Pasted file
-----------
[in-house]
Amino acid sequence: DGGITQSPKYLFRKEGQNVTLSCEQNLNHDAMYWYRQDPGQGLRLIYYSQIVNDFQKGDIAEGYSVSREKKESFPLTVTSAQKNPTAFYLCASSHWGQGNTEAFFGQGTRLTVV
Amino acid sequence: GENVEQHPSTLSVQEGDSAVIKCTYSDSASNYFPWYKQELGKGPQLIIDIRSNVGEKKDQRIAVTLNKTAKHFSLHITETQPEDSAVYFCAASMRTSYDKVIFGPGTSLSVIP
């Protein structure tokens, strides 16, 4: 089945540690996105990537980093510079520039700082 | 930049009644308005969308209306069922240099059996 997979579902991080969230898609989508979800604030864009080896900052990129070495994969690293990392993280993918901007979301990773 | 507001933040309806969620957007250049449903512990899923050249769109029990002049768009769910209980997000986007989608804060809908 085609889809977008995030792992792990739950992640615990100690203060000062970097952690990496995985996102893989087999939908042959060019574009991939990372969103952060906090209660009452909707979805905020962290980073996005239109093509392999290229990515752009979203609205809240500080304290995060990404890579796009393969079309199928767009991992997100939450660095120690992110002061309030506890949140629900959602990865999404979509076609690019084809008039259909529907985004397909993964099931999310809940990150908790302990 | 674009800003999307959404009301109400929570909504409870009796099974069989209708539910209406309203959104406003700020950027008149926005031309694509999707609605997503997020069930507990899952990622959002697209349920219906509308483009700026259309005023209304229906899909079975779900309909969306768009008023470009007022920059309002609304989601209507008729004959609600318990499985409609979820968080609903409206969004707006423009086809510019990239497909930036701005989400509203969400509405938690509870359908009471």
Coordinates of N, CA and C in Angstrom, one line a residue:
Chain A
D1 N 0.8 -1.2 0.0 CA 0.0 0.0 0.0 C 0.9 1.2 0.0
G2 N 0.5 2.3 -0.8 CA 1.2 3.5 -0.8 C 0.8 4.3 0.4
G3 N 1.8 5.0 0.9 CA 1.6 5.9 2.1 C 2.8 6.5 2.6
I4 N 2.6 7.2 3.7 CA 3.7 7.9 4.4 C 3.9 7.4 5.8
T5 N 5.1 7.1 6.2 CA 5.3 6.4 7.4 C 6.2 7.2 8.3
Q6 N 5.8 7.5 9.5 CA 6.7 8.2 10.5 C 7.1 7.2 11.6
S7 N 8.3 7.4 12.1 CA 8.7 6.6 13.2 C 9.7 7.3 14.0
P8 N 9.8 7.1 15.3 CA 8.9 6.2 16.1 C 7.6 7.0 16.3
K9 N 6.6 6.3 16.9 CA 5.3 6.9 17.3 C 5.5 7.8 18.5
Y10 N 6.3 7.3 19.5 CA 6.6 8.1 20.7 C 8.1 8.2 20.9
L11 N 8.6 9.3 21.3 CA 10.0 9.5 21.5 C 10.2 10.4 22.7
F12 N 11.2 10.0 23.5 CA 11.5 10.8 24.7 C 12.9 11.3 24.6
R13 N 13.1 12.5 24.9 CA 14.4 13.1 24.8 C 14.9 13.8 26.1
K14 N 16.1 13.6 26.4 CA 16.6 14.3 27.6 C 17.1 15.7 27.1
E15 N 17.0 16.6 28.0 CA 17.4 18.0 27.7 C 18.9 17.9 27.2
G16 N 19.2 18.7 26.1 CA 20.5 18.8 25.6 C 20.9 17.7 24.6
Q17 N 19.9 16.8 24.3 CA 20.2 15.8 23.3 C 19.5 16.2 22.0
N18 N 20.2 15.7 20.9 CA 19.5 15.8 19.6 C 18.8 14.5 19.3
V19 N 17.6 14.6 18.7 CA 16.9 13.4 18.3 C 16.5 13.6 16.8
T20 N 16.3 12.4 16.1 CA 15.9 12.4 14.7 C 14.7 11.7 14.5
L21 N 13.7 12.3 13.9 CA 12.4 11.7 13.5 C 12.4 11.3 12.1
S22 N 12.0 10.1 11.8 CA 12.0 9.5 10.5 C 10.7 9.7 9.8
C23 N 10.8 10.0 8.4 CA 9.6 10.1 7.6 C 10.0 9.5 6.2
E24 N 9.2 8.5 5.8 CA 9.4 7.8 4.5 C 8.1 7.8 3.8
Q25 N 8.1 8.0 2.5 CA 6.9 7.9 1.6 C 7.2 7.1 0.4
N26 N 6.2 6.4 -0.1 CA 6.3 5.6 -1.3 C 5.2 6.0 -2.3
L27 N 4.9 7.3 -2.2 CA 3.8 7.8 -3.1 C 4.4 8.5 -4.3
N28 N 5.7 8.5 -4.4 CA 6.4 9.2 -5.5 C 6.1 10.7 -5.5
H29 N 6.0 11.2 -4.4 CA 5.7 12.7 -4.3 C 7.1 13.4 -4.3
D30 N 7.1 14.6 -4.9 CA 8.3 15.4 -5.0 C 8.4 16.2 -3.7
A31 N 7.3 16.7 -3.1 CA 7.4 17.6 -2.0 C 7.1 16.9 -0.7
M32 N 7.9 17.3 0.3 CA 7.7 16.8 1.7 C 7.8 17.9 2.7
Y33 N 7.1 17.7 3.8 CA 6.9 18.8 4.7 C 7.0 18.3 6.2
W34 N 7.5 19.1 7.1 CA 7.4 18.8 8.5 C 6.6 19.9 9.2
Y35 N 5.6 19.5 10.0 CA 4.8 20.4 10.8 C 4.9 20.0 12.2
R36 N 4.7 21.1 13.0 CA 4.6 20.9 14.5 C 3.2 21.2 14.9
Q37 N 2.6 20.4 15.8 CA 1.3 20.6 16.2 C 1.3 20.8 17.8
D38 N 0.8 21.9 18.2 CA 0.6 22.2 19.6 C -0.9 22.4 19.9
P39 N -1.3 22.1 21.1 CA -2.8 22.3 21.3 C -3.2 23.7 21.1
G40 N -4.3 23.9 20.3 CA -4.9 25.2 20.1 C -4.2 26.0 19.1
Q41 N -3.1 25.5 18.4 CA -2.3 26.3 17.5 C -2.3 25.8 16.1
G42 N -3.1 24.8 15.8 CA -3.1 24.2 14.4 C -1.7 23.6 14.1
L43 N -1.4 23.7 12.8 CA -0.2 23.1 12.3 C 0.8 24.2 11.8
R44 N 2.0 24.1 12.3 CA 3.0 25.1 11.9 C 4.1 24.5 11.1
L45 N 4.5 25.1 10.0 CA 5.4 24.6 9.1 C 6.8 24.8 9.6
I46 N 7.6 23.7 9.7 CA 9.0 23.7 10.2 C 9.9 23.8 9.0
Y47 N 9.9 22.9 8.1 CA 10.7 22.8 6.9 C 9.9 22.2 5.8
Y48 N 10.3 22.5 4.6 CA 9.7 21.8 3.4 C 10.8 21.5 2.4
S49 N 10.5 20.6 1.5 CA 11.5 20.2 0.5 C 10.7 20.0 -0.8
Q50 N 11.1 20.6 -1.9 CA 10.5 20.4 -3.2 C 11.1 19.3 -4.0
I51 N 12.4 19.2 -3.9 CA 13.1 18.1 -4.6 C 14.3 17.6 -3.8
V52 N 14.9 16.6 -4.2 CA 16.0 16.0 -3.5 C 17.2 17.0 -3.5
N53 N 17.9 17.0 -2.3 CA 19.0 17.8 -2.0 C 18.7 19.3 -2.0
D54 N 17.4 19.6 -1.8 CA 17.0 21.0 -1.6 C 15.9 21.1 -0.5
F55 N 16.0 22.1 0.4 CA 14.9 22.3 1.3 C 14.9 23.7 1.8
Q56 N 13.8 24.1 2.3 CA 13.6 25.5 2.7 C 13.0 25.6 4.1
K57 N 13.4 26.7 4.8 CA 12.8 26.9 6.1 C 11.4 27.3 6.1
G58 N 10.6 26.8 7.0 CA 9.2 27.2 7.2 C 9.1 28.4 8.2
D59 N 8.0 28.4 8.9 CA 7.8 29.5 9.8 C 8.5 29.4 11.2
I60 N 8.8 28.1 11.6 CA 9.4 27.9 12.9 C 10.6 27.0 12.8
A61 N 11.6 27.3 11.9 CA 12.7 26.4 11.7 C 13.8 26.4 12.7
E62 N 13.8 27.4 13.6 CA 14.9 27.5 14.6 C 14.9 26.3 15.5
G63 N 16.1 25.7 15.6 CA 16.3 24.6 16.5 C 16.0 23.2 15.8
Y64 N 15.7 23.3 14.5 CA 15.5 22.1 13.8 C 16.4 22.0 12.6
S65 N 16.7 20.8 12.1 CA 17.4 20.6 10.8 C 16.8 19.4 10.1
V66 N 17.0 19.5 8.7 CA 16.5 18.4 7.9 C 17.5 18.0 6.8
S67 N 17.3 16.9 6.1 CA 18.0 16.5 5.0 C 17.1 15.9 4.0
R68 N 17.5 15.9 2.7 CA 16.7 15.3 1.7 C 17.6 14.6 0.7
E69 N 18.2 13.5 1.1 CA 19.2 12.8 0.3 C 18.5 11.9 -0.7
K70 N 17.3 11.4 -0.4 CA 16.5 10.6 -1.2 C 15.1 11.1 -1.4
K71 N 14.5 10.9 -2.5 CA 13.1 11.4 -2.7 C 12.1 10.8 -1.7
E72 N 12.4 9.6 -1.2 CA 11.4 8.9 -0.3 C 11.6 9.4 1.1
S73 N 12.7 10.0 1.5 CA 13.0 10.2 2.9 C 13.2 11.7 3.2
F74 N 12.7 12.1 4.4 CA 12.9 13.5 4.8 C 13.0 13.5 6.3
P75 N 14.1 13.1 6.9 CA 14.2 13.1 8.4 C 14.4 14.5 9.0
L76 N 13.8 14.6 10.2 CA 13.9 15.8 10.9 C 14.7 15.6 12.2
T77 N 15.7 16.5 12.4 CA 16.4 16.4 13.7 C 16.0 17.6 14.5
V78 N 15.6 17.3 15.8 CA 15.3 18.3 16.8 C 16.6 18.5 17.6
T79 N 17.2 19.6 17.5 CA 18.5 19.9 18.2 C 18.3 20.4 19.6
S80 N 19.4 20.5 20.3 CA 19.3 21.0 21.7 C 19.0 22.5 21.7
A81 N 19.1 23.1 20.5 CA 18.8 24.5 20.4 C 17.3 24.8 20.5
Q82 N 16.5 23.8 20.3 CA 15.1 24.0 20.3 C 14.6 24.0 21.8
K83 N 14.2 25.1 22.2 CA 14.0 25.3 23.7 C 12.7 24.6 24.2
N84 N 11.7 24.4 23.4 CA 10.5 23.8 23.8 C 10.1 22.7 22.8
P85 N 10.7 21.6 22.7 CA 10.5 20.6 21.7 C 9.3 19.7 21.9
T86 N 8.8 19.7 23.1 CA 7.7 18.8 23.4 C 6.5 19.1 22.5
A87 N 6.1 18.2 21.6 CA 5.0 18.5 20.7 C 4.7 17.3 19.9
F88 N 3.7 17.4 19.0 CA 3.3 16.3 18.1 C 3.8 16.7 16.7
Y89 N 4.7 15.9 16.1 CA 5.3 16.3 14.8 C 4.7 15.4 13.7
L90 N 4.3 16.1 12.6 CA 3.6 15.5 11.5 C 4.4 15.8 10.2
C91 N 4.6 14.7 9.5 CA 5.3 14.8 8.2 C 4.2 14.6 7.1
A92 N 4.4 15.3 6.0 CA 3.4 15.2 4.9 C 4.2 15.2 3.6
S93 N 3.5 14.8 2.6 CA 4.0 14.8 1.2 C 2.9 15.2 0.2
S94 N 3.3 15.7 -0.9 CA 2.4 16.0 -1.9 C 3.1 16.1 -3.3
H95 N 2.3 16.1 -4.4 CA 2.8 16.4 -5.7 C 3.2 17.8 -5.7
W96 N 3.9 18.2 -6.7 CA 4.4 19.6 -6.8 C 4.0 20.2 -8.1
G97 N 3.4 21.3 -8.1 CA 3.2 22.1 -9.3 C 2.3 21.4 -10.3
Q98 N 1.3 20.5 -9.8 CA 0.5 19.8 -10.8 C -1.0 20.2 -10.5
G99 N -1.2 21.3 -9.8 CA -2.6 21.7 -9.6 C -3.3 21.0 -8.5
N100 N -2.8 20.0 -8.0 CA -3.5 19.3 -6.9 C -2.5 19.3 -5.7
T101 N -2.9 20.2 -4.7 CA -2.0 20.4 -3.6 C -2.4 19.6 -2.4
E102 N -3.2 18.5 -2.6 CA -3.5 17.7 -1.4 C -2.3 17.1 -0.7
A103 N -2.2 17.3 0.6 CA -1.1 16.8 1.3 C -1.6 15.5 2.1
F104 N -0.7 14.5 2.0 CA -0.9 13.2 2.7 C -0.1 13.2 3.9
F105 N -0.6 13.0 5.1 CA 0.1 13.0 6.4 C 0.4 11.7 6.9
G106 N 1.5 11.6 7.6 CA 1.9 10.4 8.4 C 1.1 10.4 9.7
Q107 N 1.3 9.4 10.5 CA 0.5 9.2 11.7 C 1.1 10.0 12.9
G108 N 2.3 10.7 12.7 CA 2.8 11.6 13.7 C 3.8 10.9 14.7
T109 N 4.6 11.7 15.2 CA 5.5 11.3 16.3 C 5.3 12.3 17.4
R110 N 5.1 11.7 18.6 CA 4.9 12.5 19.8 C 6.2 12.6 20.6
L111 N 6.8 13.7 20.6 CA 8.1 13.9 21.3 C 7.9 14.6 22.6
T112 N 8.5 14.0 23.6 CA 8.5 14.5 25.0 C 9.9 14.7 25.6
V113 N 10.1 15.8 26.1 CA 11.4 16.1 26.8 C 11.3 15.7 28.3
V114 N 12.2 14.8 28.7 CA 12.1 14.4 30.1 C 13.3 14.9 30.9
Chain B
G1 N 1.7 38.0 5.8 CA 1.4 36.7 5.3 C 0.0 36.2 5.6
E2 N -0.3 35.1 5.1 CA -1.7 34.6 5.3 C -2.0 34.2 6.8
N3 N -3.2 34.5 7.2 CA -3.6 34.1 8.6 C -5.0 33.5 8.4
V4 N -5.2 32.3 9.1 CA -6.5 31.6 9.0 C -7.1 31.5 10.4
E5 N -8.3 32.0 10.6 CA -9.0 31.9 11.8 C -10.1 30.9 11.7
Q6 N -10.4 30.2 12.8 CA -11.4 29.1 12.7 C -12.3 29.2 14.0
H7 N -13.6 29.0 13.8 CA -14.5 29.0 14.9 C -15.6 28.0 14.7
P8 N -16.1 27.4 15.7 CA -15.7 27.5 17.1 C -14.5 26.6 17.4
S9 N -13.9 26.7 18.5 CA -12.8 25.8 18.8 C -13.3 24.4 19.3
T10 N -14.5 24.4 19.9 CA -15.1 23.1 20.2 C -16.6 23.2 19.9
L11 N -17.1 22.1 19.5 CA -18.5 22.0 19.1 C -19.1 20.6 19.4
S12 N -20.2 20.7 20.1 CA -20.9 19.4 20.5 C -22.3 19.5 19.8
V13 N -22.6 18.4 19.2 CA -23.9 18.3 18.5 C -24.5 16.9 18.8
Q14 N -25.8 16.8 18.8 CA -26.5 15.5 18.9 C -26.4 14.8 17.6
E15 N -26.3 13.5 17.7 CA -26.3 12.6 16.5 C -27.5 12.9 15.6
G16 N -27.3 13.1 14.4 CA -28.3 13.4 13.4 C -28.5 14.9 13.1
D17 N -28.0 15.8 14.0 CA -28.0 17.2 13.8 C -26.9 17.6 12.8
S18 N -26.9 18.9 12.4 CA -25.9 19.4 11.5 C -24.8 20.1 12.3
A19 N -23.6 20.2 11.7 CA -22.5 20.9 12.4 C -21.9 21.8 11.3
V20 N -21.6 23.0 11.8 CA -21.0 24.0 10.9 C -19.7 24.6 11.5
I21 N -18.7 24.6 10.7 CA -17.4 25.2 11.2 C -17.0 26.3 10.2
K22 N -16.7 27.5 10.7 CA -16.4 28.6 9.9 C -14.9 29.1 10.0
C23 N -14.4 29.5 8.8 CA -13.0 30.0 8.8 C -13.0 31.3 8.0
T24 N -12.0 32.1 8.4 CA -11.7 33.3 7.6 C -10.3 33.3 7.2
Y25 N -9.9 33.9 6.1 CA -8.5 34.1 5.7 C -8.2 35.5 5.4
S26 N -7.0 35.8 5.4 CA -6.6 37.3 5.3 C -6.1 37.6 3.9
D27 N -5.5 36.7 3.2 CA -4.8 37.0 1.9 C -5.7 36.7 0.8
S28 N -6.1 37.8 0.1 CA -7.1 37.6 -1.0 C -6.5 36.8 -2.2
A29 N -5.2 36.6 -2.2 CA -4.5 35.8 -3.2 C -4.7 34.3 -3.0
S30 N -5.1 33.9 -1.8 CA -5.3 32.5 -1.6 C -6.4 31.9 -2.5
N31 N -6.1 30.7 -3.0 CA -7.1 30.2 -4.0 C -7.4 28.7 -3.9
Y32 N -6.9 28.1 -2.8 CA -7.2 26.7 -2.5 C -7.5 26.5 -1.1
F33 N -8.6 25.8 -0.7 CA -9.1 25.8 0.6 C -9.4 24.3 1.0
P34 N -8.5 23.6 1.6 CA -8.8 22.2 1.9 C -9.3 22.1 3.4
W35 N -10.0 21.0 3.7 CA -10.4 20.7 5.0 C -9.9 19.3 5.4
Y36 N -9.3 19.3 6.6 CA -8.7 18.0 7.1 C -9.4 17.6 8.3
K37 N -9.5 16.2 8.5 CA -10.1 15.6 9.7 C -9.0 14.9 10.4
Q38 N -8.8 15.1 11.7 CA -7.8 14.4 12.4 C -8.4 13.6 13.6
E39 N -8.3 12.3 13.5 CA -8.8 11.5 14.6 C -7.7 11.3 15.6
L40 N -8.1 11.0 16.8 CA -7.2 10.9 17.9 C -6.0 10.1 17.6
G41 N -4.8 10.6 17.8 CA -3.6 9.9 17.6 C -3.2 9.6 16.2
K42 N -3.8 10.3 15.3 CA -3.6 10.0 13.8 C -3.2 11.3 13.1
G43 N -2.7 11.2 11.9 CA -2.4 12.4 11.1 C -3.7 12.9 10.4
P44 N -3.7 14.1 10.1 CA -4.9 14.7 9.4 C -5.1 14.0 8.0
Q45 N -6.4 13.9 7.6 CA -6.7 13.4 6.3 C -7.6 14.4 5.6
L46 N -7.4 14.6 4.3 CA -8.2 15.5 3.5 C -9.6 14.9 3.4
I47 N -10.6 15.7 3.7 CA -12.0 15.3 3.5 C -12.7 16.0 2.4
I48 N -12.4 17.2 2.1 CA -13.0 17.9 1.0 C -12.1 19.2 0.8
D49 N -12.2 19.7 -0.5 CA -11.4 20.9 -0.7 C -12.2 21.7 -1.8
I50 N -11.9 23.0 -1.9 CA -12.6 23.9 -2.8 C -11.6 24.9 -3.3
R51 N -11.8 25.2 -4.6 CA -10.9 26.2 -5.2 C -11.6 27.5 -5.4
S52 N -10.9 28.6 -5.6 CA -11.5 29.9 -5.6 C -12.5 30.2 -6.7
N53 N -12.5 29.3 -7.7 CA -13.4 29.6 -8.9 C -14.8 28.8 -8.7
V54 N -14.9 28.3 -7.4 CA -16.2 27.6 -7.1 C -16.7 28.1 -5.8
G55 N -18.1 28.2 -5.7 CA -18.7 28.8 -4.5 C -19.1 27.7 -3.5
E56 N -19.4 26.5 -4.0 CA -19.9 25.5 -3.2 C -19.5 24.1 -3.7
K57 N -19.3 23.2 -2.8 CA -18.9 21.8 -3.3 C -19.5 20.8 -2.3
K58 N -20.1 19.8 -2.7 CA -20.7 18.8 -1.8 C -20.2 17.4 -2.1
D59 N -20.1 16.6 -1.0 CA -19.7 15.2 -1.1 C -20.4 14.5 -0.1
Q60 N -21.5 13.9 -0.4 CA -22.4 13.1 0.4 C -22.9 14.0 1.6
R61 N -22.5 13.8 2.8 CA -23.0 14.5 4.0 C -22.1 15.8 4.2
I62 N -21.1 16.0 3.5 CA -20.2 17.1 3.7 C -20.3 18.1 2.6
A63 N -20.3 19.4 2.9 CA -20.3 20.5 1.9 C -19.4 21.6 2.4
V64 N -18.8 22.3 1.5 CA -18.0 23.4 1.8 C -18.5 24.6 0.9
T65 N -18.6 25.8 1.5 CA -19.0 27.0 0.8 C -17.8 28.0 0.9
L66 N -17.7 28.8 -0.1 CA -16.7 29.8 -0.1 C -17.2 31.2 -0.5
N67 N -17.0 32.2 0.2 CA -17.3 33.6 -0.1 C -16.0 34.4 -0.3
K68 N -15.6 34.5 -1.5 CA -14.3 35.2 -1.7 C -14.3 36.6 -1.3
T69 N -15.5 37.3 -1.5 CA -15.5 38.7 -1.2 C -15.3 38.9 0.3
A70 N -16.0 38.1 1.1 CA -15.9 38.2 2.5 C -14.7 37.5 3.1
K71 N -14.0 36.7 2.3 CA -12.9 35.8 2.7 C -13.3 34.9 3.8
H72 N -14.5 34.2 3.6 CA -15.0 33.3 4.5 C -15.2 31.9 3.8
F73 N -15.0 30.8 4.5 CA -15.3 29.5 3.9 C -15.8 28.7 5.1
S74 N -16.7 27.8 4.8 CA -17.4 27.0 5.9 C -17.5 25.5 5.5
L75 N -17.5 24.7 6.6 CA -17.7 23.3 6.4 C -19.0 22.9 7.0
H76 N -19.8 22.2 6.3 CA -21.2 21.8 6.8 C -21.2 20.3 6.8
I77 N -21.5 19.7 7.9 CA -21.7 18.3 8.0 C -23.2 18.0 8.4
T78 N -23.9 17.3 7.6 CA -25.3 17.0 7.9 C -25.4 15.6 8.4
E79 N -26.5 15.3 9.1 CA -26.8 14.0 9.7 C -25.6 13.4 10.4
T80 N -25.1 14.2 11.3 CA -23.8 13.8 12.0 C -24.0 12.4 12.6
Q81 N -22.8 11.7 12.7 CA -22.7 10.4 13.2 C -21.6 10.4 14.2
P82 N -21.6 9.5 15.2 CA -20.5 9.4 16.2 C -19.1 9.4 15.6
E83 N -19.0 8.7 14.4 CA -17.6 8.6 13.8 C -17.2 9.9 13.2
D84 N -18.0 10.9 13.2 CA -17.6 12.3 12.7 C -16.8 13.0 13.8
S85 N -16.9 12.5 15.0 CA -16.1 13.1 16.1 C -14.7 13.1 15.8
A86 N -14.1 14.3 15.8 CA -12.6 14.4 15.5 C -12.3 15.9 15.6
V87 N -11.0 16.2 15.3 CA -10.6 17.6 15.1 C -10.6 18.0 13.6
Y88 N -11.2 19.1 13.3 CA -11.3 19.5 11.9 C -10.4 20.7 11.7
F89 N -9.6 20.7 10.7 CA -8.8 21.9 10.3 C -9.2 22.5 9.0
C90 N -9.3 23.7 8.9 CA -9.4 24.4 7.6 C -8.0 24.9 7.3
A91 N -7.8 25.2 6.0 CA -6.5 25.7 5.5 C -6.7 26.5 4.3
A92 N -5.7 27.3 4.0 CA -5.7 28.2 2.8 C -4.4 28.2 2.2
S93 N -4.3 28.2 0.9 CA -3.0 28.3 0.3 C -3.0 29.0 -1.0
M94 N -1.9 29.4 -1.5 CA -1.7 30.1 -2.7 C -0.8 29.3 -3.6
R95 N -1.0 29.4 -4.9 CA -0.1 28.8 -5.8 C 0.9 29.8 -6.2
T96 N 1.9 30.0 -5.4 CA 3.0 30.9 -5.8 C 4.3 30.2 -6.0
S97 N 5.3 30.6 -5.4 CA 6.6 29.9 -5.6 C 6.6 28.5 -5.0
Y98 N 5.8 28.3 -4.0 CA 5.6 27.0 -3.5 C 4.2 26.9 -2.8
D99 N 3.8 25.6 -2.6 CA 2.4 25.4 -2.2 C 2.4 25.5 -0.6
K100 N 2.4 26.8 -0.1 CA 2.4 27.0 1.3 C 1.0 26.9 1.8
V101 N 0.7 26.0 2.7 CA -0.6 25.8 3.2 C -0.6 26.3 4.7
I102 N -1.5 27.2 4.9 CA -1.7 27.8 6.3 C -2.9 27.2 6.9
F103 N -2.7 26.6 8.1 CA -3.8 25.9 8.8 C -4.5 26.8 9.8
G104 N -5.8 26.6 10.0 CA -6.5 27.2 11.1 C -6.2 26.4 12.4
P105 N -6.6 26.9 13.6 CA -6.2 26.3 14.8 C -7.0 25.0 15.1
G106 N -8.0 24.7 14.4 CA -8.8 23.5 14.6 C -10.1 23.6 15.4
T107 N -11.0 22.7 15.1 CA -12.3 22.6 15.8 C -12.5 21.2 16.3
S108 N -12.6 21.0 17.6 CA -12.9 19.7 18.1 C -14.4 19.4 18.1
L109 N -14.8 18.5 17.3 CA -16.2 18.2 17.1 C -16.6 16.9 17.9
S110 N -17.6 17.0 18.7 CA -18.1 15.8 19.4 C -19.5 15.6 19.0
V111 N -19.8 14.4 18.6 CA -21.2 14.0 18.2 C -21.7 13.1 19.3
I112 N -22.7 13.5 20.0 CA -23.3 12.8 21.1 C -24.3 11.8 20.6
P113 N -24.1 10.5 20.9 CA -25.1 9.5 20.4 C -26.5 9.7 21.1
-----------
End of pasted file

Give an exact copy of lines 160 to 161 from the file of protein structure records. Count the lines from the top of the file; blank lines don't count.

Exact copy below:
E39 N -8.3 12.3 13.5 CA -8.8 11.5 14.6 C -7.7 11.3 15.6
L40 N -8.1 11.0 16.8 CA -7.2 10.9 17.9 C -6.0 10.1 17.6